Monday, August 26, 2013


St. Monica

Feast: August 27
Information: Feast Day: August 27
Born: 322 at Tagaste (Souk Ahrus), Algeria
Died: 387 at Ostia, Italy
Major Shrine: Sant'Agostino, Rome
Patron of: patience, married women, homemakers and housewives, mothers, wives, widows, alcoholics, difficult marriages, disappointing children, victims of adultery or unfaithfulness, and victims of (verbal) abuse
Widow; born of Christian parents at Tagaste, North Africa, in 333; died at Ostia, near Rome, in 387. We are told but little of her childhood. She was married early in life to Patritius who held an official position in Tagaste. He was a pagan, though like so many at that period, his religion was no more than a name; his temper was violent and he appears to have been of dissolute habits. Consequently Monica's married life was far from being a happy one, more especially as Patritius's mother seems to have been of a like disposition with himself. There was of course a gulf between husband and wife; her almsdeeds and her habits of prayer annoyed him, but it is said that he always held her in a sort of reverence. Monica was not the only matron of Tagaste whose married life was unhappy, but, by her sweetness and patience, she was able to exercise a veritable apostolate amongst the wives and mothers of her native town; they knew that she suffered as they did, and her words and example had a proportionate effect.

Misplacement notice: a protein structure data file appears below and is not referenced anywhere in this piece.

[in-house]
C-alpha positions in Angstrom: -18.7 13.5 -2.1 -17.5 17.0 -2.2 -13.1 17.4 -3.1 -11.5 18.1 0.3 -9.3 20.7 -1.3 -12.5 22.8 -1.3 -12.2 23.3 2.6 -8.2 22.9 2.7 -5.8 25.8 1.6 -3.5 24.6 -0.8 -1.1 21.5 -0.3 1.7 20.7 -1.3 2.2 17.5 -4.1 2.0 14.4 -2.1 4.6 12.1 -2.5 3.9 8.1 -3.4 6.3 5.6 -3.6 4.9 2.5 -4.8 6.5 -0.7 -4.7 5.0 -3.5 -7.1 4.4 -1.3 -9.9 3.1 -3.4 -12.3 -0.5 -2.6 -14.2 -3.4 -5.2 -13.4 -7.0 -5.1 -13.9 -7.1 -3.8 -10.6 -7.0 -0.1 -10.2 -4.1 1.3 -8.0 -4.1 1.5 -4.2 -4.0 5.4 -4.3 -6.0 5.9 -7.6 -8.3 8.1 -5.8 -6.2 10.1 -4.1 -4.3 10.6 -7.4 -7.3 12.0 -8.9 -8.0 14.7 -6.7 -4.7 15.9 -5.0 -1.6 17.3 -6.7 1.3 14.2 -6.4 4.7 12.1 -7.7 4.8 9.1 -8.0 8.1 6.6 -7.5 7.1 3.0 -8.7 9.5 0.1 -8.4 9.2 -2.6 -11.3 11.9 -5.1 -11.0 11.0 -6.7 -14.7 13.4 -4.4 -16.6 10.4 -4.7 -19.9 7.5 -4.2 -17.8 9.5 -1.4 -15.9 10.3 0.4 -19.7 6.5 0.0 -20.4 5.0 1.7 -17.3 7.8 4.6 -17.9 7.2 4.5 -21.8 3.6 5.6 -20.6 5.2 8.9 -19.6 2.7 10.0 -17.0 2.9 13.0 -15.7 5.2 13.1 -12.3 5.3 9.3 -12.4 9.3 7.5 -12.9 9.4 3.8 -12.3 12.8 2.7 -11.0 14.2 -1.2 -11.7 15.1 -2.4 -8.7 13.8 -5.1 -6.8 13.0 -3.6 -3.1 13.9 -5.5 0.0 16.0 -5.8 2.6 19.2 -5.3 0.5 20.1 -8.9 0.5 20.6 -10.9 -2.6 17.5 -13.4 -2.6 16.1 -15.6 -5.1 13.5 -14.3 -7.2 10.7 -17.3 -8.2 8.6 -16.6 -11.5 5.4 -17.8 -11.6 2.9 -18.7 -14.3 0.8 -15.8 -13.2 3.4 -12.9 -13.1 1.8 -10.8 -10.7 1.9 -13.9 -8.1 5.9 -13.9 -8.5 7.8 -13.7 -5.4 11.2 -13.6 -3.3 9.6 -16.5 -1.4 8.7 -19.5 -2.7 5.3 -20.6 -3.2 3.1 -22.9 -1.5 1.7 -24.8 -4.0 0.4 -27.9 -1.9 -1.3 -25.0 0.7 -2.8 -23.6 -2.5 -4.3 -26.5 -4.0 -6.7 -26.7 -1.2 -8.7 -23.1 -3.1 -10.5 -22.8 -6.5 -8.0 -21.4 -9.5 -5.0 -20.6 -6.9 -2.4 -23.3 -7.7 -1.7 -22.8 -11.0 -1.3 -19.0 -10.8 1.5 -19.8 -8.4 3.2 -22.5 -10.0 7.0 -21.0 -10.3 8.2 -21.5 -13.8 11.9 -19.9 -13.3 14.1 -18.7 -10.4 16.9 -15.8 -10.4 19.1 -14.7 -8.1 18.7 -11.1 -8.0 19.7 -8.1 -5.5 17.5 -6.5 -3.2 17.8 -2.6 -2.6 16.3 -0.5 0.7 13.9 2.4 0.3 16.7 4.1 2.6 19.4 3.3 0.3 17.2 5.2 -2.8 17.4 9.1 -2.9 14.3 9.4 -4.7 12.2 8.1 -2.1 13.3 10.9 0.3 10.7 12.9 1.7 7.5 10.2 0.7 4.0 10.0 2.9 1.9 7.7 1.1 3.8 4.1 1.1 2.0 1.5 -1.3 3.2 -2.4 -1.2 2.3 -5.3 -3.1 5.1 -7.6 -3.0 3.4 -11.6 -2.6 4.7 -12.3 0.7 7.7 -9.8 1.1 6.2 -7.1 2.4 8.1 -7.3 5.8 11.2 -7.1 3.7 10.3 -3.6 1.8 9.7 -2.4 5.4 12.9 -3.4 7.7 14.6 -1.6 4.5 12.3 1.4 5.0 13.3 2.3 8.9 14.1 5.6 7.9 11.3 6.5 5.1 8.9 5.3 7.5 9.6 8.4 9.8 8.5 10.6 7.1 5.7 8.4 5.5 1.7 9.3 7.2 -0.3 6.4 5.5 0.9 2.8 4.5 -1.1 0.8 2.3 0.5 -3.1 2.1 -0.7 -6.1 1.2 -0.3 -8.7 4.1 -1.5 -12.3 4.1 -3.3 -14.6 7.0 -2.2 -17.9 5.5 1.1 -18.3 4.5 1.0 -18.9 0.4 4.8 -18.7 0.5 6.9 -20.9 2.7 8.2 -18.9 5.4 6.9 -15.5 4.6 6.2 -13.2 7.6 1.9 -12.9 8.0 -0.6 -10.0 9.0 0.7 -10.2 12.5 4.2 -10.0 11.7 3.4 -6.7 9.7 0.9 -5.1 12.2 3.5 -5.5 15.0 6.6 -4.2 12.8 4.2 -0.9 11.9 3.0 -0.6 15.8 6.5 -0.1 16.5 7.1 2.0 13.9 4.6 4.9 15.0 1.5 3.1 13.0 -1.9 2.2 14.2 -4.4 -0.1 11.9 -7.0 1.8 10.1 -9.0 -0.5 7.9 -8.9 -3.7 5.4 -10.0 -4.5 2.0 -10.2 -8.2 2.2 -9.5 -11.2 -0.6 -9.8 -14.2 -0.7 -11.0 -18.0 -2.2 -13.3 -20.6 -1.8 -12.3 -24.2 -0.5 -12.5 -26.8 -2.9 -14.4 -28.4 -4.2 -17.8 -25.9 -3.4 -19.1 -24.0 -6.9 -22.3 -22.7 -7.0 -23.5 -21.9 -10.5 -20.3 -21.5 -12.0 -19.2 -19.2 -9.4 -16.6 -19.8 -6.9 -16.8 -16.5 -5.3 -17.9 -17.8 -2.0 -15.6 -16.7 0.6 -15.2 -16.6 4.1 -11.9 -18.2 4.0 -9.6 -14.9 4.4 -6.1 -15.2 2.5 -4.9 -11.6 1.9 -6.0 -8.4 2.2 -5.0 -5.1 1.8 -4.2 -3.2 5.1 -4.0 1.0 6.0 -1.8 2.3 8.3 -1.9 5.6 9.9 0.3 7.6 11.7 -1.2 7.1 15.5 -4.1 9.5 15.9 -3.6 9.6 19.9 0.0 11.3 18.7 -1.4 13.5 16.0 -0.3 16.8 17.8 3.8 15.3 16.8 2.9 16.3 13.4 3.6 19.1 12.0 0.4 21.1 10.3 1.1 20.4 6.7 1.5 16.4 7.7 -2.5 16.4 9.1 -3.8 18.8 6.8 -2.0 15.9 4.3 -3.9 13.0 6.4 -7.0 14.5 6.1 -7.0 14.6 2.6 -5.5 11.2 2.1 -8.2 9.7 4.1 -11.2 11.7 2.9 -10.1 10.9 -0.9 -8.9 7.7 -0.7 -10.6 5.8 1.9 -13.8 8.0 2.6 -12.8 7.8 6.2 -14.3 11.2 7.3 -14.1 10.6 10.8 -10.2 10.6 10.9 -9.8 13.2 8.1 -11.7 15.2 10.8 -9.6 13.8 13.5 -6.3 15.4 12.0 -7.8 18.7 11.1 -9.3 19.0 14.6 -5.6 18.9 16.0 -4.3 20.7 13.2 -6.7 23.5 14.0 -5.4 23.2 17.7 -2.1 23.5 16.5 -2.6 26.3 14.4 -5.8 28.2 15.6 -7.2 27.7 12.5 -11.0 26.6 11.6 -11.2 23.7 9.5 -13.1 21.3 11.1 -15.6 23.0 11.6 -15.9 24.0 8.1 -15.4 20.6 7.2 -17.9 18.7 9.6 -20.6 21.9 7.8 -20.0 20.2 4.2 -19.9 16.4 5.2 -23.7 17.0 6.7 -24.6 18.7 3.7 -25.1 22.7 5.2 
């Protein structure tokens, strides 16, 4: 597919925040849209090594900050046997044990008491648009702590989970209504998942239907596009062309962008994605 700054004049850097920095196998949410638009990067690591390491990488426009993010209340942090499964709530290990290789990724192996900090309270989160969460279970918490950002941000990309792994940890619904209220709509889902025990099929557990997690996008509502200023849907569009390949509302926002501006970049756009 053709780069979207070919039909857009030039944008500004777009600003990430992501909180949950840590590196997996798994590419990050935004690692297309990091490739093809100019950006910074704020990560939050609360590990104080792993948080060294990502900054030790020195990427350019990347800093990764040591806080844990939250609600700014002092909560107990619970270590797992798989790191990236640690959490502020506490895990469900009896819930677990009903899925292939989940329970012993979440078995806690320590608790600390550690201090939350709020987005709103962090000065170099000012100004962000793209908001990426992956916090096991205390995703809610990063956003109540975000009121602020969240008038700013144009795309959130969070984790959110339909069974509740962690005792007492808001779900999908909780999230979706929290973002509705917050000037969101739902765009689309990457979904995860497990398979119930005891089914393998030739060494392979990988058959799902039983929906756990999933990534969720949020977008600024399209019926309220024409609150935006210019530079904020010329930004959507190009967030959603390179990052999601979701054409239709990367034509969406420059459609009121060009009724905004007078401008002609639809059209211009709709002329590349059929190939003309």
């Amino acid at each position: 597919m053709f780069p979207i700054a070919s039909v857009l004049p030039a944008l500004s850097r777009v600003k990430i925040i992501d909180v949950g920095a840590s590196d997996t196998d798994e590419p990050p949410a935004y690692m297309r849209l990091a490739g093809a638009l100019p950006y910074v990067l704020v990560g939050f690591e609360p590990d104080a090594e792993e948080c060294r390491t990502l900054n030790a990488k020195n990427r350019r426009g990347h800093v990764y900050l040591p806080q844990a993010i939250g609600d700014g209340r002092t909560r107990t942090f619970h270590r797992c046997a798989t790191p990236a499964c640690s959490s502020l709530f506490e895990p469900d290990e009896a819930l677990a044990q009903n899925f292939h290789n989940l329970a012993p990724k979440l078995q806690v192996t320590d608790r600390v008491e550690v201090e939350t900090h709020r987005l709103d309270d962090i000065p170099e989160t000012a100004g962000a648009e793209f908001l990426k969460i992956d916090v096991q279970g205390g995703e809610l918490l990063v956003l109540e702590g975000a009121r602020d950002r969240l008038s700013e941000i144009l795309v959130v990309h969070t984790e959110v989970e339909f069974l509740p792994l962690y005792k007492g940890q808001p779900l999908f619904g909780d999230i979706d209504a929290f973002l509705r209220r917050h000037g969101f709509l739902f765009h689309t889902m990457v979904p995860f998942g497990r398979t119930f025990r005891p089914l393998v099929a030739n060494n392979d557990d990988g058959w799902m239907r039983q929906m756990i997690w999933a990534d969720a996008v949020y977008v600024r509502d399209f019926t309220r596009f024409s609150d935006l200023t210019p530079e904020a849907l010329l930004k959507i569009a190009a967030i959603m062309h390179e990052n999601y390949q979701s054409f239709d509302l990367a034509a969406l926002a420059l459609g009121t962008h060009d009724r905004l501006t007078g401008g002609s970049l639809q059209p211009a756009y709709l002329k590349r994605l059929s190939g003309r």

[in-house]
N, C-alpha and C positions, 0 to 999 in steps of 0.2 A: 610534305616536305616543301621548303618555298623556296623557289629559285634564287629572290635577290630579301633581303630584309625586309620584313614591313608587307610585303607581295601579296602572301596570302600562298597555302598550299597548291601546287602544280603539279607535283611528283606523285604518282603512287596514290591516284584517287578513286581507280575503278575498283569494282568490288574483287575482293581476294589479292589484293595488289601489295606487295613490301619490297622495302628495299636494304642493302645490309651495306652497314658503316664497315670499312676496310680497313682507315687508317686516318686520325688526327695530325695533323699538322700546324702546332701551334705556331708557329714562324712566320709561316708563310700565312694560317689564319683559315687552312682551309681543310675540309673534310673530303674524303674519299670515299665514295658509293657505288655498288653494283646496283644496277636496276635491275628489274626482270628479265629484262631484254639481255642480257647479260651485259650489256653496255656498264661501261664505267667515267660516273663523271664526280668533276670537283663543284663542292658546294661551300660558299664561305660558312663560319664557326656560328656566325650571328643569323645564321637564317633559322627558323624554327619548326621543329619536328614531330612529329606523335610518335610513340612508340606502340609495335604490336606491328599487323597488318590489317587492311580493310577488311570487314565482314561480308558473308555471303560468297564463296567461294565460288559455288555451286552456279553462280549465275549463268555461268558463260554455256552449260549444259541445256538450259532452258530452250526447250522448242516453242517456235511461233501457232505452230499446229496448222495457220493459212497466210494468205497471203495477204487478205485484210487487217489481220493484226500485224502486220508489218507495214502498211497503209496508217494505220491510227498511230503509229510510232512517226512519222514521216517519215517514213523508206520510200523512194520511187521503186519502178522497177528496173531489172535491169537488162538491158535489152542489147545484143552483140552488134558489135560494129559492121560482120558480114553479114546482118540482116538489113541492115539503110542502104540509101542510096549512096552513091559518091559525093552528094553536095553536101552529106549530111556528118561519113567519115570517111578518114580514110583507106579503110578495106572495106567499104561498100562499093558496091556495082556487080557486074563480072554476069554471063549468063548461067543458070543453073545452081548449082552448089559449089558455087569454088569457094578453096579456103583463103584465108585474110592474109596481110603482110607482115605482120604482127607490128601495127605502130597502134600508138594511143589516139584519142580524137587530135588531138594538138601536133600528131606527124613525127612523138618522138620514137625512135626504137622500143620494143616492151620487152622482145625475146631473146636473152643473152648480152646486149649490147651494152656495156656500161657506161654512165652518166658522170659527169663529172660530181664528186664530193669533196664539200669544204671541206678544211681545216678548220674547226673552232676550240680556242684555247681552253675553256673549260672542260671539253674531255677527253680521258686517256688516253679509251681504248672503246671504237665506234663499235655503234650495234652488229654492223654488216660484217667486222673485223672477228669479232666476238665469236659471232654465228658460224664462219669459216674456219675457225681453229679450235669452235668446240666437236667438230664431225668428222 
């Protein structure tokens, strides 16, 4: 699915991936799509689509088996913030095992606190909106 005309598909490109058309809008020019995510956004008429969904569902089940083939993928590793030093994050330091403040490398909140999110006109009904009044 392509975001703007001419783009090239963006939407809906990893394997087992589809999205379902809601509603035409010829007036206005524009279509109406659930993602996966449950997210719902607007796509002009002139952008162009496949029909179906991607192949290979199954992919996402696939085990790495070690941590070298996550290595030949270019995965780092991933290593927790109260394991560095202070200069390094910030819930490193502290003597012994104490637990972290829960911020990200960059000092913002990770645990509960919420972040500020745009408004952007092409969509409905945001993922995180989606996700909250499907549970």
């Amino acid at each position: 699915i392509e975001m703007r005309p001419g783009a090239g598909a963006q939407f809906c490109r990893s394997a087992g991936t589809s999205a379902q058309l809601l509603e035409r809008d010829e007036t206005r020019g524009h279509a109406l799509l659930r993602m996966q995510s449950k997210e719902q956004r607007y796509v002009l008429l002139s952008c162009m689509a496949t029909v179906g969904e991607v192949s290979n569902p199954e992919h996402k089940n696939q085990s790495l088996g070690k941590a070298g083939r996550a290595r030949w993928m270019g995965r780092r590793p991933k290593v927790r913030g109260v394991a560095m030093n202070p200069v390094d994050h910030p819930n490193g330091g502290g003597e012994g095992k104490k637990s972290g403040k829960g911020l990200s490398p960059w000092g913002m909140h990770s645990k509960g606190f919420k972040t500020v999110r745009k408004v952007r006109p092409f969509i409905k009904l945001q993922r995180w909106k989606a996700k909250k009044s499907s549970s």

Three children were born of this marriage, Augustine the eldest, Navigius the second, and a daughter, Perpetua. Monica had been unable to secure baptism for her children, and her grief was great when Augustine fell ill; in her distress she besought Patritius to allow him to be baptized; he agreed, but on the boy's recovery withdrew his consent. All Monica s anxiety now centred in Augustine; he was wayward and, as he himself tells us, lazy. He was sent to Madaura to school and Monica seems to have literally wrestled with God for the soul of her son. A great consolation was vouchsafed her -- in compensation perhaps for all that she was to experience through Augustine -- Patritius became a Christian. Meanwhile, Augustine had been sent to Carthage, to prosecute his studies, and here he fell into grievous sin. Patritius died very shortly after his reception into the Church and Monica resolved not to marry again. At Carthage Augustine had become a Manichean and when on his return home he ventilated certain heretical propositions she drove him away from her table, but a strange vision which she had urged her to recall him. It was at this time that she went to see a certain holy bishop, whose name is not given, but who consoled her with the now famous words, "the child of those tears shall never perish." There is no more pathetic story in the annals of the Saints than that of Monica pursuing her wayward son to Rome, wither he had gone by stealth; when she arrived he had already gone to Milan, but she followed him. Here she found St. Ambrose and through him she ultimately had the joy of seeing Augustine yield, after seventeen years of resistance. Mother and son spent six months of true peace at Cassiacum, after which time Augustine was baptized in the church of St. John the Baptist at Milan. Africa claimed them however, and they set out on their journey, stopping at Civit' Vecchia and at Ostia. Here death overtook Monica and the finest pages of his "Confessions" were penned as the result of the emotion Augustine then experienced.